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A new streetcar system is proposed for downtown Los Angeles, which proponents say could bringing jobs, economic development and revitalization all around the route.
In 1937, child actress Shirley Temple helped promote what was then the largest urban rail system in the world, the Pacific Electric Railway.
The railway was ripped out 50 years ago to make room for the automobile.
Now they want it back.
A street car system that would tie the civic center to Staples Center and LA Live would be a fiscal shot in the arm to the regional economy, according to a study released by the City of Los Angeles' Community Redevelopment Agency.
It would generate over a $1 billion in new business development, backers say, and over 9,000 new jobs.
"That's people who are coming downtown and wanting to develop properties along the streetcar route, to rehabilitate their properties that are along those lines, and that's a big deal. That translates into jobs, jobs, jobs," according to Dennis Allen, Executive Director, LA Streetcar Inc.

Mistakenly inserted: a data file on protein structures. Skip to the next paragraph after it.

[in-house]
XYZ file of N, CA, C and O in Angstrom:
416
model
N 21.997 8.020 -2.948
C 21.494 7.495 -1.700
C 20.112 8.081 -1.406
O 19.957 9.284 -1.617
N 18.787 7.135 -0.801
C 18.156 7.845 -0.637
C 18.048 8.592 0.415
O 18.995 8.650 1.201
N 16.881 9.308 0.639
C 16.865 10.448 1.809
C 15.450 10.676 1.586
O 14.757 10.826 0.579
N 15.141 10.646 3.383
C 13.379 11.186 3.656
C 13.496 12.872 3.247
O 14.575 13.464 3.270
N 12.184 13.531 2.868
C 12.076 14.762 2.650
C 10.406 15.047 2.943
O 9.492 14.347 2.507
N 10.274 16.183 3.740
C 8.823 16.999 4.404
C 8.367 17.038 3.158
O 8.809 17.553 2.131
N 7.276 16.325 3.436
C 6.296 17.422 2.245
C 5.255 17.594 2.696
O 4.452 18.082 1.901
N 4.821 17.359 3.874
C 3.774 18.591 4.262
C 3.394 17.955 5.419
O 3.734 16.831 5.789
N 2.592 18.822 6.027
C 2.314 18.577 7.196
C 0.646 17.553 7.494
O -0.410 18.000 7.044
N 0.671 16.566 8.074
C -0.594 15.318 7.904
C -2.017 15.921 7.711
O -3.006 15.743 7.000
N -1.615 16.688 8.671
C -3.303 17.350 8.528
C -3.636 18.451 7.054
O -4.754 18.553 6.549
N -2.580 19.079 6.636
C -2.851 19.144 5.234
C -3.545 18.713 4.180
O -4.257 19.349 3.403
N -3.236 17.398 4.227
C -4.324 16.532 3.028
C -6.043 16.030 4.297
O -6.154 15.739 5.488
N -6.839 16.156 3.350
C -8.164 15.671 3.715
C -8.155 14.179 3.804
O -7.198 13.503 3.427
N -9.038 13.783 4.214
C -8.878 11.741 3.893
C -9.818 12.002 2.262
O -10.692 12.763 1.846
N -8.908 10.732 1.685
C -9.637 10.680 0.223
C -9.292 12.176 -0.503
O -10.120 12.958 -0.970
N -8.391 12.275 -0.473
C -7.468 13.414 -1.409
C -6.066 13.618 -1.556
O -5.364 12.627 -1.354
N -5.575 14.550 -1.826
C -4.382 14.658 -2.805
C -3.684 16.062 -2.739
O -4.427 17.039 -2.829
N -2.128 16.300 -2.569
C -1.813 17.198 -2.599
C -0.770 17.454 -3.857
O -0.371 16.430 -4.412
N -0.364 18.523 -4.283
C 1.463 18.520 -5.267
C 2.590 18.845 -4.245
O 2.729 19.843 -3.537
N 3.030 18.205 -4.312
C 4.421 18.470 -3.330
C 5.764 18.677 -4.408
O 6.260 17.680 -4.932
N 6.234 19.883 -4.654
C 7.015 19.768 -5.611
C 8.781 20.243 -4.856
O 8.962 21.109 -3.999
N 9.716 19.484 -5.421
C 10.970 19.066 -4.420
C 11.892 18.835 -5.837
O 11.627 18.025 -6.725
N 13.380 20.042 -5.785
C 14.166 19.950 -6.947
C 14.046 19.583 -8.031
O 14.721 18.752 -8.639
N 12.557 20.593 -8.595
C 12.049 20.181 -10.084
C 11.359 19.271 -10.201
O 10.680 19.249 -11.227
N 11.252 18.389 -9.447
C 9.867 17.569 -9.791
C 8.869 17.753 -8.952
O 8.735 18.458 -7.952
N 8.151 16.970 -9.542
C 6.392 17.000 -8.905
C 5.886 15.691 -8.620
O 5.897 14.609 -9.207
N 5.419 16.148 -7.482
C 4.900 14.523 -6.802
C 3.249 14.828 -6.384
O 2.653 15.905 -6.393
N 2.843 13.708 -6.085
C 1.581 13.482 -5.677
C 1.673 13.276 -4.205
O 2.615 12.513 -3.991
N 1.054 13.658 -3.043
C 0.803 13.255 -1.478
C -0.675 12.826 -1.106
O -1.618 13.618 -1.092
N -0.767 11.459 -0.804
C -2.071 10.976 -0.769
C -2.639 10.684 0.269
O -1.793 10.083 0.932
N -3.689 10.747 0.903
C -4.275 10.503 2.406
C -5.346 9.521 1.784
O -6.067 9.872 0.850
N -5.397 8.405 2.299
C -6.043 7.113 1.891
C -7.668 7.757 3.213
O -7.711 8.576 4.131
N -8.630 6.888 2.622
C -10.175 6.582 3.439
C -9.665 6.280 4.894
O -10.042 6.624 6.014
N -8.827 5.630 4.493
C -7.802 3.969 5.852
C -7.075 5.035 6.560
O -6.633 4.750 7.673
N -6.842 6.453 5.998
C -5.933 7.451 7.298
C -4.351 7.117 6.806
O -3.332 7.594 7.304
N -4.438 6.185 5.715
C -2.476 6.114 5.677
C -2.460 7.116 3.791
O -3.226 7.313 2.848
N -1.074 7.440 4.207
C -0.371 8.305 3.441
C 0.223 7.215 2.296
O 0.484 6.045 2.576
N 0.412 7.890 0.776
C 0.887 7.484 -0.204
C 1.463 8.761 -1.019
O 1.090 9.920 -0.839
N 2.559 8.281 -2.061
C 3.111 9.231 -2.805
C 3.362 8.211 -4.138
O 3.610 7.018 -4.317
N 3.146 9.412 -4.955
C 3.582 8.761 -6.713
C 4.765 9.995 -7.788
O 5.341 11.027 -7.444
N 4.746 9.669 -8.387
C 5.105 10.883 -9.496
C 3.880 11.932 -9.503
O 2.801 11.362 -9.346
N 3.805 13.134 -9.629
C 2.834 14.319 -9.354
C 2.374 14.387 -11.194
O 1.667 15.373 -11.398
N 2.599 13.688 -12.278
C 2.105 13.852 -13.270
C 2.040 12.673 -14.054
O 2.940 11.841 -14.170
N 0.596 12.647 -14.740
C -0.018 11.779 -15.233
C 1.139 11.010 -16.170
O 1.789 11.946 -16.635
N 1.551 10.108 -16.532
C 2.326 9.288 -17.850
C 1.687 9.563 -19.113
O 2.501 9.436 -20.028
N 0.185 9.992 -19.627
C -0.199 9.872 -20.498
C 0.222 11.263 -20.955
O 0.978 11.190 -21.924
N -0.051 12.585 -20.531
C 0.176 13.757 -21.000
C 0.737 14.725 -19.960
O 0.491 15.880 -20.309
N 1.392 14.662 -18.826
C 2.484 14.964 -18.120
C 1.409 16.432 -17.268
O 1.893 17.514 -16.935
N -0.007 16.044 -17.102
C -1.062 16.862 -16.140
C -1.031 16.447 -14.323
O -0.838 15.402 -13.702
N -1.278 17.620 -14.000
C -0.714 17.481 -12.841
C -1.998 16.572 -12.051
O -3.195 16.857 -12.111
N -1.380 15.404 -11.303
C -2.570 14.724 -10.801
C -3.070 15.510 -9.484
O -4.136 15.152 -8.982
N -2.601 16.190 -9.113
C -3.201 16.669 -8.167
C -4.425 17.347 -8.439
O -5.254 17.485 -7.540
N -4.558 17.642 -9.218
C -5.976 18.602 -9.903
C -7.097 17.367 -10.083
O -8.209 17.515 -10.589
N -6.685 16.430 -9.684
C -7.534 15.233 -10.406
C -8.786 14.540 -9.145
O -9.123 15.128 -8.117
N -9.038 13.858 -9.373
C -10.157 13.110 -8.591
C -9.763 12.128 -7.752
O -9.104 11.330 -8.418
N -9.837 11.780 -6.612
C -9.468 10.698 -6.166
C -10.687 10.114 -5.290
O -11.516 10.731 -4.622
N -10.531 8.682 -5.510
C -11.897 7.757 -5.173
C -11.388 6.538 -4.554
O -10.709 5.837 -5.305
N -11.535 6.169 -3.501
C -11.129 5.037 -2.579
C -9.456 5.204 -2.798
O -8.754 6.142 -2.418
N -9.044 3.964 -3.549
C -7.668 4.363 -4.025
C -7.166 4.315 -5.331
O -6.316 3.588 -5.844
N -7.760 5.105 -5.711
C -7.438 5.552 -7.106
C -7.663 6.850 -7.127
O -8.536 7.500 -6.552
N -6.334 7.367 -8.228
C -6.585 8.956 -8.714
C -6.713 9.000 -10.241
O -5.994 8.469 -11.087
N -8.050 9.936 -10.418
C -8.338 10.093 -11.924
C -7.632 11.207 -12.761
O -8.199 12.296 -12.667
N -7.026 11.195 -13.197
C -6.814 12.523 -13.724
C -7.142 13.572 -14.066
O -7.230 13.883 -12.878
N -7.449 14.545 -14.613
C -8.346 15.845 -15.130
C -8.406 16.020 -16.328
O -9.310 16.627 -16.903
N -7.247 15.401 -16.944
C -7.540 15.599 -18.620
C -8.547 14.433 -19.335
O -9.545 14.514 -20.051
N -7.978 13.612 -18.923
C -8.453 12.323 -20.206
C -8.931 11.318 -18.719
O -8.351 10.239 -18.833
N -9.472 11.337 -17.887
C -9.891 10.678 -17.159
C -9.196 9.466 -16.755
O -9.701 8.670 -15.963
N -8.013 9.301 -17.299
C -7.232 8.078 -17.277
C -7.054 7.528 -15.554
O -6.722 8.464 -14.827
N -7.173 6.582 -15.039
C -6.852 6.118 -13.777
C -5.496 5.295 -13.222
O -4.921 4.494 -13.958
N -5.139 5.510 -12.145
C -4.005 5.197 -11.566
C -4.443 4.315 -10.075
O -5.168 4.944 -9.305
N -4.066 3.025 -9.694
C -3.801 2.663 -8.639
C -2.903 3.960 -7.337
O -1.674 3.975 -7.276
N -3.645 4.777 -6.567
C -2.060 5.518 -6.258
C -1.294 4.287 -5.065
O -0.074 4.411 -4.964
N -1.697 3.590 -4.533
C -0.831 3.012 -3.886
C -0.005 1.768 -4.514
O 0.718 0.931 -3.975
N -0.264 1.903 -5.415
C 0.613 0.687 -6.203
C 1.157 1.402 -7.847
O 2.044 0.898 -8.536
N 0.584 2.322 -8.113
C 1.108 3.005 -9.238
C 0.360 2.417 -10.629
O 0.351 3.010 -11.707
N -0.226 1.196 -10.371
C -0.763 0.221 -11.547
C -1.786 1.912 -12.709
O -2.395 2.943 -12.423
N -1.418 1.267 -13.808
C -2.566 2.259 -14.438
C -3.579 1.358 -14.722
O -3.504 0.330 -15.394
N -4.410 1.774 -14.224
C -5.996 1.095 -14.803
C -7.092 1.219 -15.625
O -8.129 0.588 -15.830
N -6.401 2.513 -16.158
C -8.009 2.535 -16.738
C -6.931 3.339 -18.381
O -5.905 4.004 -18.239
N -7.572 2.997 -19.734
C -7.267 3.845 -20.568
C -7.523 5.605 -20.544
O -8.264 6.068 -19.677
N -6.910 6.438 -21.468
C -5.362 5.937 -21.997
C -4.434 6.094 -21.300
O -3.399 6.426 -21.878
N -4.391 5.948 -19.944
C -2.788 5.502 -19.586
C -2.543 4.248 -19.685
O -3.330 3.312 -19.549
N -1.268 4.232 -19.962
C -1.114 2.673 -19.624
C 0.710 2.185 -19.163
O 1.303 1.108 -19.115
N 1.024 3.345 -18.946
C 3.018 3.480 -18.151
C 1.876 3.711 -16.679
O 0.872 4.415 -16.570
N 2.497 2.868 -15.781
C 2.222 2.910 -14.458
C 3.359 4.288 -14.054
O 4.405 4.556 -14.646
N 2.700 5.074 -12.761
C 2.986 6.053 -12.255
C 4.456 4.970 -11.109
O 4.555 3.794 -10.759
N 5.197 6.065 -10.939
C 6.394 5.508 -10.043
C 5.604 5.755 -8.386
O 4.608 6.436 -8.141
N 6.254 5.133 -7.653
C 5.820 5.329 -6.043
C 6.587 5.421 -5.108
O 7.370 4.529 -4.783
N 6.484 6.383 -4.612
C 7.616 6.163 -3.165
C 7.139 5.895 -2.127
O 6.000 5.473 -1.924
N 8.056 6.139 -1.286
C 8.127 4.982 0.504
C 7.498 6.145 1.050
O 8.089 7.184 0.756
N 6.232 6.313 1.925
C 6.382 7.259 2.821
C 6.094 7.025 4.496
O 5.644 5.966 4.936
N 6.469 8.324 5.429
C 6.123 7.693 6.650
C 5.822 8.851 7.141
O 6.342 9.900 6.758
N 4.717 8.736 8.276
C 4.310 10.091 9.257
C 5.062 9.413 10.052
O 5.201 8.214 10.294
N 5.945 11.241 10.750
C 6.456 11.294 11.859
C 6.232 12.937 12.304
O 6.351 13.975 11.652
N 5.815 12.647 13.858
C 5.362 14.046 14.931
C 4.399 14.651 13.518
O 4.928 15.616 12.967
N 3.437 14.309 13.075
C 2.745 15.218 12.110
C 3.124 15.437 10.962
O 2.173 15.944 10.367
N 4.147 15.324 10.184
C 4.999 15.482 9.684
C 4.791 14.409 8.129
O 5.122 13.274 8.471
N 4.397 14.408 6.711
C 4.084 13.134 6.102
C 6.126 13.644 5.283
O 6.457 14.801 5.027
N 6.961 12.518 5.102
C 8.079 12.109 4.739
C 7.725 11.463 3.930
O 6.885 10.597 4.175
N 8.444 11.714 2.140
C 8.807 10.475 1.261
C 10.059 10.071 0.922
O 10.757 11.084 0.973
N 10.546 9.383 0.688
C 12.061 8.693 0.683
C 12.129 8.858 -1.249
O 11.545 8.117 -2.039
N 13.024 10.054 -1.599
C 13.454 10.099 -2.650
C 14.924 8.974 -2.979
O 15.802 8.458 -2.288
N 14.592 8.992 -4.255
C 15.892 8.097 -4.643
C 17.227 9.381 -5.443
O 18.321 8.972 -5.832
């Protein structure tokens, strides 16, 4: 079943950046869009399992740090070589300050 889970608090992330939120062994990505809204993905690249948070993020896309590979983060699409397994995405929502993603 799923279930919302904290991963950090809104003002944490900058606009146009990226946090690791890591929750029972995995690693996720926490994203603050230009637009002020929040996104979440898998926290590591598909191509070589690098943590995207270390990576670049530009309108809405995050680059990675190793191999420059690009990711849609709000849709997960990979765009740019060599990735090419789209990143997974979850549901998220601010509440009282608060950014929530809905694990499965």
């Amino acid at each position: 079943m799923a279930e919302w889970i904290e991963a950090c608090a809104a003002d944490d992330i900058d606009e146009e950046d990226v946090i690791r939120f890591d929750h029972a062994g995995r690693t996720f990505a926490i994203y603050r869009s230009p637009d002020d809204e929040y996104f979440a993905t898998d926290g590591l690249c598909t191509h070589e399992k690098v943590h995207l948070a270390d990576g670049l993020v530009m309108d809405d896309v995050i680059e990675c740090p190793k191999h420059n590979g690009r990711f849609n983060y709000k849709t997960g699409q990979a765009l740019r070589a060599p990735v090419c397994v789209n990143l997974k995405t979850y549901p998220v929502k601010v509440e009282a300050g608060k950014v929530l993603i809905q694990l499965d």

The project would be similar to systems in San Diego, San Francisco and most recently in Portland, Oregon.
It would cost an estimated $125 million, from private and public funding sources, through property assessments on downtown businesses.
"We're going to have to rely very heavily on private investment, because we don't know the future of our public investment opportunities," according to Councilwoman Jan Perry, LA City Council District 9.
The project is backed by trade unions and the Chamber of Commerce, which is hoping the streetcar would tie new hotel development to the convention center.
In a down economy the project has the appearance of a long shot, but supporters say a streetcar system is the next step in the not-so-gradual rebirth of downtown Los Angeles.